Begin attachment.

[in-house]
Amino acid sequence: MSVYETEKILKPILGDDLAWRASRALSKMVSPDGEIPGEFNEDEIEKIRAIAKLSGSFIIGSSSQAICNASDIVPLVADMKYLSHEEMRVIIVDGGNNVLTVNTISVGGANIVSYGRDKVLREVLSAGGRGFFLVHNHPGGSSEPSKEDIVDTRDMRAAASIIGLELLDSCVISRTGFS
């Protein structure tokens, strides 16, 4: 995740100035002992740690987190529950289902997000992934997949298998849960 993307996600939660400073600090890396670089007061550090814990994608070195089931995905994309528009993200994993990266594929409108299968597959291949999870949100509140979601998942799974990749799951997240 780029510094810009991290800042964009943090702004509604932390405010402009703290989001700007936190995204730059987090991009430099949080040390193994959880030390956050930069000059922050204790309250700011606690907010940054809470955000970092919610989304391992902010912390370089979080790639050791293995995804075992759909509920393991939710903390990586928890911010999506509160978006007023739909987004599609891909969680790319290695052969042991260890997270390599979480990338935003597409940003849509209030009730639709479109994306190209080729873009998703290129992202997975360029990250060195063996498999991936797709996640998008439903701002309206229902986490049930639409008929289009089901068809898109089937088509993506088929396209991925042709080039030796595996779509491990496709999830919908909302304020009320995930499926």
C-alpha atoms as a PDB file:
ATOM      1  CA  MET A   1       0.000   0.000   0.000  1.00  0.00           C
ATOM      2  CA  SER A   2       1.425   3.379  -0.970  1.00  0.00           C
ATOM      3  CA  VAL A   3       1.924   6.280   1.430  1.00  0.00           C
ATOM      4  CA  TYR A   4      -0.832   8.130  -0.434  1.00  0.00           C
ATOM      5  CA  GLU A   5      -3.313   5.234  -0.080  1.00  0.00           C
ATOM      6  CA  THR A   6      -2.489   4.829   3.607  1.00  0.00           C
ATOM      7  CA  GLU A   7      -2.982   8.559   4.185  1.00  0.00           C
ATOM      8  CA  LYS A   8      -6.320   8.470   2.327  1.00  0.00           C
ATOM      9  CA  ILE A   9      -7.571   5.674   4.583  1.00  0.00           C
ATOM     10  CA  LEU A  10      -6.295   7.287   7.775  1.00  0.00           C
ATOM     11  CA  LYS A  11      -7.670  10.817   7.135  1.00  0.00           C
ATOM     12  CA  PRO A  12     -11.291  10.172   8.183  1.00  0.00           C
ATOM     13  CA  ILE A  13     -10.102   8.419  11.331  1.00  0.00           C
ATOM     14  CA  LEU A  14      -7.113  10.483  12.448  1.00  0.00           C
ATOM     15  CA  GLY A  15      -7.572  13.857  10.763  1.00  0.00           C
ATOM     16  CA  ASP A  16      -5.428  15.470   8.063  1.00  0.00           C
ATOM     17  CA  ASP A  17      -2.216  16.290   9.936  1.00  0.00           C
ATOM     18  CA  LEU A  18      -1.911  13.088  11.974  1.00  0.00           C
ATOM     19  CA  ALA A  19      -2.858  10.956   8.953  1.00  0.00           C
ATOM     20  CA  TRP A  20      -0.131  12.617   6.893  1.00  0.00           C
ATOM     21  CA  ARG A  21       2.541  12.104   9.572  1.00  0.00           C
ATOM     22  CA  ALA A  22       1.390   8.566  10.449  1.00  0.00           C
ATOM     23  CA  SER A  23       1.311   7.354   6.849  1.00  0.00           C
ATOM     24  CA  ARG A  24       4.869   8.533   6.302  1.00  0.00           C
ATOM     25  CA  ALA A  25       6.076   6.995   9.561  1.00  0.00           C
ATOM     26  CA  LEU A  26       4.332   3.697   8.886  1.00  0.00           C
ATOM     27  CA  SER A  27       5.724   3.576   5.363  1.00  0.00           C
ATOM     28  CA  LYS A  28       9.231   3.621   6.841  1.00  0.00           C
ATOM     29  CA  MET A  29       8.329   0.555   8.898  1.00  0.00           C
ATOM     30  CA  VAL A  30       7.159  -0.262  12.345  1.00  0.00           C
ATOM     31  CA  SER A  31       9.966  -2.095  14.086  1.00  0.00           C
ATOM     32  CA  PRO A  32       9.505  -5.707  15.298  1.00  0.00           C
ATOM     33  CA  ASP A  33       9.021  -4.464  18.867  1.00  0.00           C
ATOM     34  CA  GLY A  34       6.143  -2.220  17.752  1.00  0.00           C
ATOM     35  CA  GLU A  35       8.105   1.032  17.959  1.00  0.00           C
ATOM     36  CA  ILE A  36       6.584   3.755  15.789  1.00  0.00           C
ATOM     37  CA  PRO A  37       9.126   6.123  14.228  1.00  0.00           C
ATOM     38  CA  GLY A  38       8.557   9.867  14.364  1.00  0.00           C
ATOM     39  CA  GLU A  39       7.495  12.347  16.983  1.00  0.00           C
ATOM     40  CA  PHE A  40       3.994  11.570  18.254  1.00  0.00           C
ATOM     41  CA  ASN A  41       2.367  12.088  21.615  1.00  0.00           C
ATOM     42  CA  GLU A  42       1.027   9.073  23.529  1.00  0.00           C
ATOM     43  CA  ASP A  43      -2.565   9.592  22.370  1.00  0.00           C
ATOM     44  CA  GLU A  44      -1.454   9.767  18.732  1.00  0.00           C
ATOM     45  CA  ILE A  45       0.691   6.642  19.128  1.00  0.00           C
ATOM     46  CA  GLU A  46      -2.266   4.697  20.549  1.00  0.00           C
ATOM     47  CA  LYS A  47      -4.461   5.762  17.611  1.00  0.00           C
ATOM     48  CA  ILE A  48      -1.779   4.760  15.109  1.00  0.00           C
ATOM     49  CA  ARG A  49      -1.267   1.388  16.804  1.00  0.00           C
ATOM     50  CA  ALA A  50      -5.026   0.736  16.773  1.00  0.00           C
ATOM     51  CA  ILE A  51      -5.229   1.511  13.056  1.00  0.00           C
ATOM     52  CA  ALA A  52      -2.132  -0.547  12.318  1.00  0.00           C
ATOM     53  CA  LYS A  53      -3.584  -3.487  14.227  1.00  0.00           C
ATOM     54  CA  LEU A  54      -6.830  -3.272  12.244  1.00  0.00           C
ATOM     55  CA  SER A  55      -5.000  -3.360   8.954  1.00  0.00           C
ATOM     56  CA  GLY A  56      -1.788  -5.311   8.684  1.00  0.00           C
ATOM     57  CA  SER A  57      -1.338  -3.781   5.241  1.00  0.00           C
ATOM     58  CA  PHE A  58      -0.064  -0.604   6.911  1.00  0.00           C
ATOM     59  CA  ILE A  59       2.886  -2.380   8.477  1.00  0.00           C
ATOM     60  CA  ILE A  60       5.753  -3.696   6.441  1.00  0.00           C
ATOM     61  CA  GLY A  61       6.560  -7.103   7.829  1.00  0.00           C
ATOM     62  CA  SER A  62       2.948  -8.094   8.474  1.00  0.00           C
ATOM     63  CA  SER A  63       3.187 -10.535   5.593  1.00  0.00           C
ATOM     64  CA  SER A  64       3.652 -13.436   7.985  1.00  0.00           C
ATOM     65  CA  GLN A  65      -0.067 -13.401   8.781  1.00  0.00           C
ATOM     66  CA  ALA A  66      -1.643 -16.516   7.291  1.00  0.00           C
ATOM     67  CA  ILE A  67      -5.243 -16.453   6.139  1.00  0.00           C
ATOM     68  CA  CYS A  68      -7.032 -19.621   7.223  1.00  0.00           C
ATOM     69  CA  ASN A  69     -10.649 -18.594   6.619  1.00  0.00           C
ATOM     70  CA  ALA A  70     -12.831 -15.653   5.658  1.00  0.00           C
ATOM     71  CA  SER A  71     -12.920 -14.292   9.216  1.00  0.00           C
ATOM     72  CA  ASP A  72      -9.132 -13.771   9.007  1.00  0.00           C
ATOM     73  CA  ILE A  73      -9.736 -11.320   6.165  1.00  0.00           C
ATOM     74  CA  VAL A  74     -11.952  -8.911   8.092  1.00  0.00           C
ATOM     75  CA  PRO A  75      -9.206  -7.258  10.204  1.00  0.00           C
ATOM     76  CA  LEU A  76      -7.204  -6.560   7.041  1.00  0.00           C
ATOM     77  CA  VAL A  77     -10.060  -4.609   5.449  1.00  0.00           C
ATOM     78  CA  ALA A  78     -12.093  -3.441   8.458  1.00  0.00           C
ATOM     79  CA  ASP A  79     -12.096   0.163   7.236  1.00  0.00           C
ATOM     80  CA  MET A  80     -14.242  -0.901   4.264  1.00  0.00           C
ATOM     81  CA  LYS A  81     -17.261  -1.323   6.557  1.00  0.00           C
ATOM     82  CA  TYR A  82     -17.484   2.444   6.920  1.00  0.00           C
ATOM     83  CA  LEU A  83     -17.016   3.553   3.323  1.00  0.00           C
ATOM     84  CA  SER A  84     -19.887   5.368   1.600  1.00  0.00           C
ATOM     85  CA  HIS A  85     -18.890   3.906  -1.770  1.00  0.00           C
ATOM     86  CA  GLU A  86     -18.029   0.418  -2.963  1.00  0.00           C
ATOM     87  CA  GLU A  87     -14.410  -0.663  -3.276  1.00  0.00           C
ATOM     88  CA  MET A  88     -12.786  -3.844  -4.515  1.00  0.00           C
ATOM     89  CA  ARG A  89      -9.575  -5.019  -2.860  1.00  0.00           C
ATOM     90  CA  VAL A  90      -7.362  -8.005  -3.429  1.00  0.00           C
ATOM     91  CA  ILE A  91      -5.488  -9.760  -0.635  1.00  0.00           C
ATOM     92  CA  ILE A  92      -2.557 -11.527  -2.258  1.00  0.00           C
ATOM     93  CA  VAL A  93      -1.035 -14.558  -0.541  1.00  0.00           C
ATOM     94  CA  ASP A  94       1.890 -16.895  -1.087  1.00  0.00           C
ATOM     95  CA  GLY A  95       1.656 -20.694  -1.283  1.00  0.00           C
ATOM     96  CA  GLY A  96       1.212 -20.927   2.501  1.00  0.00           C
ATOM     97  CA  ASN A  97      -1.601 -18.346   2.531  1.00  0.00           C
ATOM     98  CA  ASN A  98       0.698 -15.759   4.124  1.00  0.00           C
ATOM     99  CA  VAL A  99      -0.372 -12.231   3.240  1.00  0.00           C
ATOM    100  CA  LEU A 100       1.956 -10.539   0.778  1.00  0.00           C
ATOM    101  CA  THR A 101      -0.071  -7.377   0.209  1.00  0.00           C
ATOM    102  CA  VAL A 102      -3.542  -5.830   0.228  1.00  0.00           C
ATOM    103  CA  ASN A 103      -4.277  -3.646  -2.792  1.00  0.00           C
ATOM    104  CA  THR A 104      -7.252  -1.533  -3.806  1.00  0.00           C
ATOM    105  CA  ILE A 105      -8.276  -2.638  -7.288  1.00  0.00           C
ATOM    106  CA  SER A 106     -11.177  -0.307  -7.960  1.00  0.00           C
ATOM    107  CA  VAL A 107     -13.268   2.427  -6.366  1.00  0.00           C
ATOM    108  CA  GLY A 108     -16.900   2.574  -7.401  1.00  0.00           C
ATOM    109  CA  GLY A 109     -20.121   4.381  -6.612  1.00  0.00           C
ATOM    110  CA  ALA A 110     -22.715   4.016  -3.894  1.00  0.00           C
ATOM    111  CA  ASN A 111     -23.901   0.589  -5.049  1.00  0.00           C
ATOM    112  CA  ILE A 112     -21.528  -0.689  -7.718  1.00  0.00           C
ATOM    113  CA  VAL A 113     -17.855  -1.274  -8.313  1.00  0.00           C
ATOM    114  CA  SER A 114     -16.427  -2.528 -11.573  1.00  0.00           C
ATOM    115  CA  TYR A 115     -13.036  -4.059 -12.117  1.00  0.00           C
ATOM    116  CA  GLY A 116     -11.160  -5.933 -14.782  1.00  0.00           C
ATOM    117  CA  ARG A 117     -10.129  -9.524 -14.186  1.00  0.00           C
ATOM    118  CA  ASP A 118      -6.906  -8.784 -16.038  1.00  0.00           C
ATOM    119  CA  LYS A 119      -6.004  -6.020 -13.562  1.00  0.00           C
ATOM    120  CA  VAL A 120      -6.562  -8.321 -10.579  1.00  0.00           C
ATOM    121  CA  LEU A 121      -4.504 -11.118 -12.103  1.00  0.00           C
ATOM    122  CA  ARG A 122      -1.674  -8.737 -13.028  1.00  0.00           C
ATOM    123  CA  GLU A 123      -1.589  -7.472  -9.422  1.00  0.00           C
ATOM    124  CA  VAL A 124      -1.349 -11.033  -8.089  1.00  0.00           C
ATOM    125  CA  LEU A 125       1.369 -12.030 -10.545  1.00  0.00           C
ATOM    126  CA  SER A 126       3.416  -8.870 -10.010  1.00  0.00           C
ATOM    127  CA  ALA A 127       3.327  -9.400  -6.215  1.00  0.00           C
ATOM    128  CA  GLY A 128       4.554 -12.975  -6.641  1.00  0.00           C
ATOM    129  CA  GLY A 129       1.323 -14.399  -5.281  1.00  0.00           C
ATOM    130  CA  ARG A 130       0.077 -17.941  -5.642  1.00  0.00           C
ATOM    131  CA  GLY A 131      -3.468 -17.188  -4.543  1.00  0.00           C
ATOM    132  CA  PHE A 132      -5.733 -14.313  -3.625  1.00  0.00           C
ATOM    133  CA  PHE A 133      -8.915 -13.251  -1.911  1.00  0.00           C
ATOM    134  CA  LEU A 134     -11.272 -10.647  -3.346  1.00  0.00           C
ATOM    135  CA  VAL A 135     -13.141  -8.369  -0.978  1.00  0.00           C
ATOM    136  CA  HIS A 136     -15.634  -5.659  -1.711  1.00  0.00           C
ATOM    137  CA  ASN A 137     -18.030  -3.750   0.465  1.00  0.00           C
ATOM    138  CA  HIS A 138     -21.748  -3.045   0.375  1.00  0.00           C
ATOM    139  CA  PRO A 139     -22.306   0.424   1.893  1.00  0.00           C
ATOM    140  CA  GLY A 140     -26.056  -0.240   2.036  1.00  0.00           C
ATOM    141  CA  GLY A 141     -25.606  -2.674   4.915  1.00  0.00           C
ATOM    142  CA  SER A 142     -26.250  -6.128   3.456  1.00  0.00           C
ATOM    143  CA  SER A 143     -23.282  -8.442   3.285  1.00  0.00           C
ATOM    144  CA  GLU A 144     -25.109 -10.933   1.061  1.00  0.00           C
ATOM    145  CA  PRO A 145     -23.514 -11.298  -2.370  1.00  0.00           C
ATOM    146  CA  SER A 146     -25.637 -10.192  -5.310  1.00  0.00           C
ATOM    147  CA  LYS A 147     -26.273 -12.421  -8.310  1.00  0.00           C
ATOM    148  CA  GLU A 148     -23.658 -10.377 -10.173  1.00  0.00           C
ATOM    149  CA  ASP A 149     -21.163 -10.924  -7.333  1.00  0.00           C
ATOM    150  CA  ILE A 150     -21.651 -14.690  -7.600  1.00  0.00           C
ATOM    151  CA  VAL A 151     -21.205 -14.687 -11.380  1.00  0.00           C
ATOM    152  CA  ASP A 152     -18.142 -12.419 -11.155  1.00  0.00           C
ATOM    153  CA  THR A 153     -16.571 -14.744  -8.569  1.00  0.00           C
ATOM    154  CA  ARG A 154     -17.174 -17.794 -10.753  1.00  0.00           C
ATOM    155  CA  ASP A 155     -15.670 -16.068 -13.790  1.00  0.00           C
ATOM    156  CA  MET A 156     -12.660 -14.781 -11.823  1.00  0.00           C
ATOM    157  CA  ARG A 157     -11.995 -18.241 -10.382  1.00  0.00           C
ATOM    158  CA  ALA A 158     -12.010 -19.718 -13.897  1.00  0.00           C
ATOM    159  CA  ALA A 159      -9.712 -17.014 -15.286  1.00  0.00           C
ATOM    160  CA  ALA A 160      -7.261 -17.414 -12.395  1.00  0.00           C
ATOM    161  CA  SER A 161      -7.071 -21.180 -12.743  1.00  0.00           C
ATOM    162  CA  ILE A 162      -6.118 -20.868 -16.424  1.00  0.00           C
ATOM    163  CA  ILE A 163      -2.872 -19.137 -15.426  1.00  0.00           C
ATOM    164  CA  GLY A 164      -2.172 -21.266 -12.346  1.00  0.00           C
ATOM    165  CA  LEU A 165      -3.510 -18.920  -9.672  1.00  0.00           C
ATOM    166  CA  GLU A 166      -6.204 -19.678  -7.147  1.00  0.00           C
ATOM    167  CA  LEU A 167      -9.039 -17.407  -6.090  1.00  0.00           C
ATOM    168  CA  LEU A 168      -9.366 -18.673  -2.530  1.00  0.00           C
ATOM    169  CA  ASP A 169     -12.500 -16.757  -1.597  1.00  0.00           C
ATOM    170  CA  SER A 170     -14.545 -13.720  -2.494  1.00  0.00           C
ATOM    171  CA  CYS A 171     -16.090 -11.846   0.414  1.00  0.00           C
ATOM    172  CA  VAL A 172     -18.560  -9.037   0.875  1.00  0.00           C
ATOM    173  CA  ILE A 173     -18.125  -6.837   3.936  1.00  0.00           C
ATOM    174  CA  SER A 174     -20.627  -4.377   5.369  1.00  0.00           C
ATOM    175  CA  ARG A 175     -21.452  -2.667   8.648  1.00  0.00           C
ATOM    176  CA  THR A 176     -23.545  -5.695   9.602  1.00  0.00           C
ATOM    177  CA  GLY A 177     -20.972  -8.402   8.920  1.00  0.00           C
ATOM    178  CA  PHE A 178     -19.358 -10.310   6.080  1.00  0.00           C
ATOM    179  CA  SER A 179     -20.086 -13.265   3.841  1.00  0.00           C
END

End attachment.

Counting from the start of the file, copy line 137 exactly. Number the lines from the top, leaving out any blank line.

ATOM    133  CA  PHE A 133      -8.915 -13.251  -1.911  1.00  0.00           C